There are no unusual circumstances shown here to set aside the usual rule that bail cannot be granted to a prisoner during appeal from a denial of postconviction remedy, such as habeas corpus or coram nobis.
As the petitioner correctly states, while a petition for a writ of habeas corpus, or a motion under 28 U.S.C. § 2255, in form, and for procedural purposes, is civil in nature,
it is not wholly civil,
and in some instances, Constitutional safeguards must be observed.
However, in the opinion of the Court, the requirement that a showing of unusual circumstances be made before a petitioner for post conviction relief be enlarged upon bond does not presuppose that the relief sought is completely civil in nature. Certainly, if this requirement is satisfied, a petitioner would be entitled to release.
In his memorandum and in oral argument, it was petitioner's contention that the issue before the Court has been decided by the United States Court of Appeals for the District of Columbia Circuit in Levin v. Katzenbach.
Levin was an appeal from the denial of habeas corpus relief by the District Court. Upon reversing the order of the District Court and remanding the case for a hearing on certain issues, the Court of Appeals directed that petitioner be released upon bond. Although the matter is not without considerable doubt, it does not appear that the issue before this Court was actually raised in the Levin case, or that the government contested the issue of bond. Furthermore, the Court in Levin did not hold that the petitioner there was entitled to bond pending appeal from a denial of habeas corpus, but that he should be released for the hearing that was to take place in the District Court. Indeed, it appears from the language of the Court's order that during the appeal the petitioner was incarcerated.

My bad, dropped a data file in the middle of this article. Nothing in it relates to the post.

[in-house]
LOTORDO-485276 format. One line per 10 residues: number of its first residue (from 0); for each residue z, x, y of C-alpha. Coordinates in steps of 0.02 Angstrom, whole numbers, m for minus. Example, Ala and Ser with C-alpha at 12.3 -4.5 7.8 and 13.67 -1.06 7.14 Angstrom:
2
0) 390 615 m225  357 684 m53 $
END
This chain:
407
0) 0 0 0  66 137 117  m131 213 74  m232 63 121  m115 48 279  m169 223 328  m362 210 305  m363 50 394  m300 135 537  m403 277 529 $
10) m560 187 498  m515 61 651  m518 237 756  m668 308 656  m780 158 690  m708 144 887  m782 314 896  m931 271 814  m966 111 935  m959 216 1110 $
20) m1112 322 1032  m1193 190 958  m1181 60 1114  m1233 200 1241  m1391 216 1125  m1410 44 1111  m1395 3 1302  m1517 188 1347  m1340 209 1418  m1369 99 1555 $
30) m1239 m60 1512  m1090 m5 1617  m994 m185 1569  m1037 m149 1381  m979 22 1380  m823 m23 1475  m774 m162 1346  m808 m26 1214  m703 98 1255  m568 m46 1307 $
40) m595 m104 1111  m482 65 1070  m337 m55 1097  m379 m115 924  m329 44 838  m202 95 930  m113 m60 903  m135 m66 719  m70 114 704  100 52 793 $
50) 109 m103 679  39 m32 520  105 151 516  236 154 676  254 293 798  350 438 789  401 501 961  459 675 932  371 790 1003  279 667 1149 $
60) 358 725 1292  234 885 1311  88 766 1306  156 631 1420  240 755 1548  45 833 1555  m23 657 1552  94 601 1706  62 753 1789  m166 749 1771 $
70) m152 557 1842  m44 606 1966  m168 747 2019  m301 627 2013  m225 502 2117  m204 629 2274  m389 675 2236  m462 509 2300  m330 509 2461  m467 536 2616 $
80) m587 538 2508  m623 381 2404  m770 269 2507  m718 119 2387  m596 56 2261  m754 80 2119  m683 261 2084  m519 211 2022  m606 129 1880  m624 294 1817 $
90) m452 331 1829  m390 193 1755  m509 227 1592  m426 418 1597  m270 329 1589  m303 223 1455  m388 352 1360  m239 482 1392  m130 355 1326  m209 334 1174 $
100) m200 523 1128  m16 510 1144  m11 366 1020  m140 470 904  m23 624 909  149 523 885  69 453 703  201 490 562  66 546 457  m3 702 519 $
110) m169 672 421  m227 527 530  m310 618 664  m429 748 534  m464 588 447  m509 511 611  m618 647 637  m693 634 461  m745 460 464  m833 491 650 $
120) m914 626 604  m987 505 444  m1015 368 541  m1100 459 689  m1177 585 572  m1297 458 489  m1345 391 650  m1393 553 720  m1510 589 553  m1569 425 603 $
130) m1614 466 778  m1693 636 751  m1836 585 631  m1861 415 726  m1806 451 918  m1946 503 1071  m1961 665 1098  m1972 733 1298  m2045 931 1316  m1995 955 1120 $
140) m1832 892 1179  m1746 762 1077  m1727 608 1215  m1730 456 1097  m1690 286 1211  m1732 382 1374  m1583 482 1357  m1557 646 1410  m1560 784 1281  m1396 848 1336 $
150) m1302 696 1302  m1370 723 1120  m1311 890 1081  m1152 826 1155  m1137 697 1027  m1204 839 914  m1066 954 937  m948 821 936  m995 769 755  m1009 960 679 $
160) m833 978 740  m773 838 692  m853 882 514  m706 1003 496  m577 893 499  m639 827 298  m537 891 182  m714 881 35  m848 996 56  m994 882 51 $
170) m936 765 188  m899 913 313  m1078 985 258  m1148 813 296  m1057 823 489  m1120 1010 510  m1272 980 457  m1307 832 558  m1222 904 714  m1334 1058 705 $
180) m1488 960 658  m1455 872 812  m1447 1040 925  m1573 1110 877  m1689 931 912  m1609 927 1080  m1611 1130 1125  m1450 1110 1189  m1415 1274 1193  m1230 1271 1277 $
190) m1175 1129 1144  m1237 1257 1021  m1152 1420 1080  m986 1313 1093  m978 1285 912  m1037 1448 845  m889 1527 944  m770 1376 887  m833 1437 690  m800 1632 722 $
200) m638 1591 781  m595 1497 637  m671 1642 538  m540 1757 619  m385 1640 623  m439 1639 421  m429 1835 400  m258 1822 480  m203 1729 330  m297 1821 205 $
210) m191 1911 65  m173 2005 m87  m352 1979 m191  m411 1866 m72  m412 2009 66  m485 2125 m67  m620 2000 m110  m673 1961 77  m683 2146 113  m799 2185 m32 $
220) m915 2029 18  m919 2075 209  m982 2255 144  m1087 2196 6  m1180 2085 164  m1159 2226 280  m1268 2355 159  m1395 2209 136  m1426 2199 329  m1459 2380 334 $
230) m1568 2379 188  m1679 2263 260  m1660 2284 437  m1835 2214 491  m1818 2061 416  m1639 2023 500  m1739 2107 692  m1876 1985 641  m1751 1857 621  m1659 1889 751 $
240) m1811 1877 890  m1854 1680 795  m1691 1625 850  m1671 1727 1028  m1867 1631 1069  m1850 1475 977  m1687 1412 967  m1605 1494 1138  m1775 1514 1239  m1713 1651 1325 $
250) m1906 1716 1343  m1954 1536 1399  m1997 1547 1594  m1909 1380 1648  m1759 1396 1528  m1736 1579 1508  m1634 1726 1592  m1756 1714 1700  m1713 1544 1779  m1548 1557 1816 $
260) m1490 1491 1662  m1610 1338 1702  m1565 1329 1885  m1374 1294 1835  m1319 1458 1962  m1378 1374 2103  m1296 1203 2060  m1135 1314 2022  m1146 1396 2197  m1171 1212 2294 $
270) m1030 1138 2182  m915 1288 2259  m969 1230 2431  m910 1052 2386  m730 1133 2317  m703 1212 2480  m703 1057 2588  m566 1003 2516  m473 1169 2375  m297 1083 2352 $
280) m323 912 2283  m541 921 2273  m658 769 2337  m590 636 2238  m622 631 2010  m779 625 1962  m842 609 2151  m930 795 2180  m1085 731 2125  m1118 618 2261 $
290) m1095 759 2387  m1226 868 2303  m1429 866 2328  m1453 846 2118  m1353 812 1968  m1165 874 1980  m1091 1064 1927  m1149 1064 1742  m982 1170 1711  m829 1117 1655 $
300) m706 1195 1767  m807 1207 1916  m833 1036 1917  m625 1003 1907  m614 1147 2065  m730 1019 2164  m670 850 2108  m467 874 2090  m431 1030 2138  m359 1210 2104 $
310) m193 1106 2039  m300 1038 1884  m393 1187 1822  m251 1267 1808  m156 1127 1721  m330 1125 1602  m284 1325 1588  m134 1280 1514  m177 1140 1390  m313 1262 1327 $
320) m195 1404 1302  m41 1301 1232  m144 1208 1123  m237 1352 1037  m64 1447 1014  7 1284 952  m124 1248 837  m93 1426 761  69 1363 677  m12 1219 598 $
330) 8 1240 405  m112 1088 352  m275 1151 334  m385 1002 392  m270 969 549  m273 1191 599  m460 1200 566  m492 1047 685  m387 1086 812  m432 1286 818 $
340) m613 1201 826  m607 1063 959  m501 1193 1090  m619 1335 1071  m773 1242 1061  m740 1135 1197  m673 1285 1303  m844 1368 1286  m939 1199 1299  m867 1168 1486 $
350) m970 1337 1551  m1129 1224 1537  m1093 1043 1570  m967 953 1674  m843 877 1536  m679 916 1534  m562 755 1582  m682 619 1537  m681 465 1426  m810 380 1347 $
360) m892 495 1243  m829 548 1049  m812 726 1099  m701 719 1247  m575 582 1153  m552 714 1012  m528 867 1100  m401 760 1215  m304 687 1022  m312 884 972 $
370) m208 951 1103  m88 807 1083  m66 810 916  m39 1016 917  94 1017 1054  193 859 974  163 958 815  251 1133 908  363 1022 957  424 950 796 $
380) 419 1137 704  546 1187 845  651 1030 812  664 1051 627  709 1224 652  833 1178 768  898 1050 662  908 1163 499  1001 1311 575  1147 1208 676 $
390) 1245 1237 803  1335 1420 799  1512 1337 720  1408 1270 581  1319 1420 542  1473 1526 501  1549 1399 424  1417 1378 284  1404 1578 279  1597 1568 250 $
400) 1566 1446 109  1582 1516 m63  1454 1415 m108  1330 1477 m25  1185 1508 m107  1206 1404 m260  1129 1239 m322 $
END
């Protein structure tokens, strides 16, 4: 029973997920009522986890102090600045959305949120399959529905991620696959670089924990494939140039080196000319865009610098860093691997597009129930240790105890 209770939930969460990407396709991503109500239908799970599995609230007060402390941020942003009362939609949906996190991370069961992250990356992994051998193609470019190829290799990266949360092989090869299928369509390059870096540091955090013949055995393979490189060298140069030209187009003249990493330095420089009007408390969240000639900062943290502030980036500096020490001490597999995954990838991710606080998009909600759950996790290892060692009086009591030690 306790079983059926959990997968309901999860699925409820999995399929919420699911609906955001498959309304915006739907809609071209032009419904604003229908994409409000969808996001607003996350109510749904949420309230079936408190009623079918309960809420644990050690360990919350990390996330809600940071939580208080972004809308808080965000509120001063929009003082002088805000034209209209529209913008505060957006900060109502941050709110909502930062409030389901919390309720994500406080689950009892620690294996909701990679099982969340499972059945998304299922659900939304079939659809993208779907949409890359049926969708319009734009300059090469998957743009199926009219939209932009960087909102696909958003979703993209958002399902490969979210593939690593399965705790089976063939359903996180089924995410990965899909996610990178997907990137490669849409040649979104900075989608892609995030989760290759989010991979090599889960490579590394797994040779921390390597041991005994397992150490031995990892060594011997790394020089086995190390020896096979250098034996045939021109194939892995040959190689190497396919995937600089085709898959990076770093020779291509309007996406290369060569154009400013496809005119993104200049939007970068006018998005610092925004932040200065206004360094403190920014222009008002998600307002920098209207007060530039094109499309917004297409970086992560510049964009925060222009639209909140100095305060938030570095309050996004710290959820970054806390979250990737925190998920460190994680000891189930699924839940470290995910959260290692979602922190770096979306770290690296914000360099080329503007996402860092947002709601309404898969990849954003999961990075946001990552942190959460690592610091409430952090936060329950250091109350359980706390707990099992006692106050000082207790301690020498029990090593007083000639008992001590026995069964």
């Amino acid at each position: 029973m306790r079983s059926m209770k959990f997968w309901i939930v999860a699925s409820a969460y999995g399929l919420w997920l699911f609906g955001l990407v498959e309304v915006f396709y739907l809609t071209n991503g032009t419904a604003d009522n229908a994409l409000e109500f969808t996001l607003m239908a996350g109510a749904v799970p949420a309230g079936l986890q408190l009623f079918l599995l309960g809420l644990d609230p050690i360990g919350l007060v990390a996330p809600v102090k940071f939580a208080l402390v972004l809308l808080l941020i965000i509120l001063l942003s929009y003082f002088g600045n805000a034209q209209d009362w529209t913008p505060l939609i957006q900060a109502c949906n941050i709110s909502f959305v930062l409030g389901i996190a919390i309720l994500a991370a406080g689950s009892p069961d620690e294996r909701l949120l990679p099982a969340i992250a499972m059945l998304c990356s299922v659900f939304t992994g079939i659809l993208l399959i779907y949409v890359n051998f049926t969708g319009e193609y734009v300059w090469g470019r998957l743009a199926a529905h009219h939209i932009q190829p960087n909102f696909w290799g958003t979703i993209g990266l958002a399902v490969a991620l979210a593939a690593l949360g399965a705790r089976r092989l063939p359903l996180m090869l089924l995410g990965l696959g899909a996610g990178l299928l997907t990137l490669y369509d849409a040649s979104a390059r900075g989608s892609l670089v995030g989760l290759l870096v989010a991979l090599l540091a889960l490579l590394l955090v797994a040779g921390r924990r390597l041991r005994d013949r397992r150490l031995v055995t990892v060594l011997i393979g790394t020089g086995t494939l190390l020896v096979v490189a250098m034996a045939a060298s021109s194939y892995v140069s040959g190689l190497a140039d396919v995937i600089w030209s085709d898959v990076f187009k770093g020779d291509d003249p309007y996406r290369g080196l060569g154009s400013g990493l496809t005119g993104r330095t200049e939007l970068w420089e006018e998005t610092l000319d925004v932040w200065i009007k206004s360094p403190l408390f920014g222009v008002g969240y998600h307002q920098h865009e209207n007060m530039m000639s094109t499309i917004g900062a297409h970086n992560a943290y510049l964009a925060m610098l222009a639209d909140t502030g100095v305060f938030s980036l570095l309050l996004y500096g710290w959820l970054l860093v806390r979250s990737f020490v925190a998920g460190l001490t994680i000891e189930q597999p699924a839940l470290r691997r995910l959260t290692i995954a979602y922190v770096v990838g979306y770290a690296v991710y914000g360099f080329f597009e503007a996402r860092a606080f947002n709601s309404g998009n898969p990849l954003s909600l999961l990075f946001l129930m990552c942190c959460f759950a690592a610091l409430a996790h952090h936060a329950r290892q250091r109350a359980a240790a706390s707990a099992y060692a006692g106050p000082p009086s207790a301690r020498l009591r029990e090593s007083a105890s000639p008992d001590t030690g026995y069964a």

On the basis of the foregoing, this Court is of the opinion that it would be authorized to release the petitioner upon bond if there were unusual circumstances to justify such action. However, although details bearing upon the danger to the community and risk of flight if the petitioner were released have been argued, no factors have been brought to the attention of the Court, nor has the Court found any facts, which could be classified as unusual circumstances and which could form a basis for the Court to order petitioner's release. Accordingly, the Court is of the opinion that the petitioner's motion must be denied.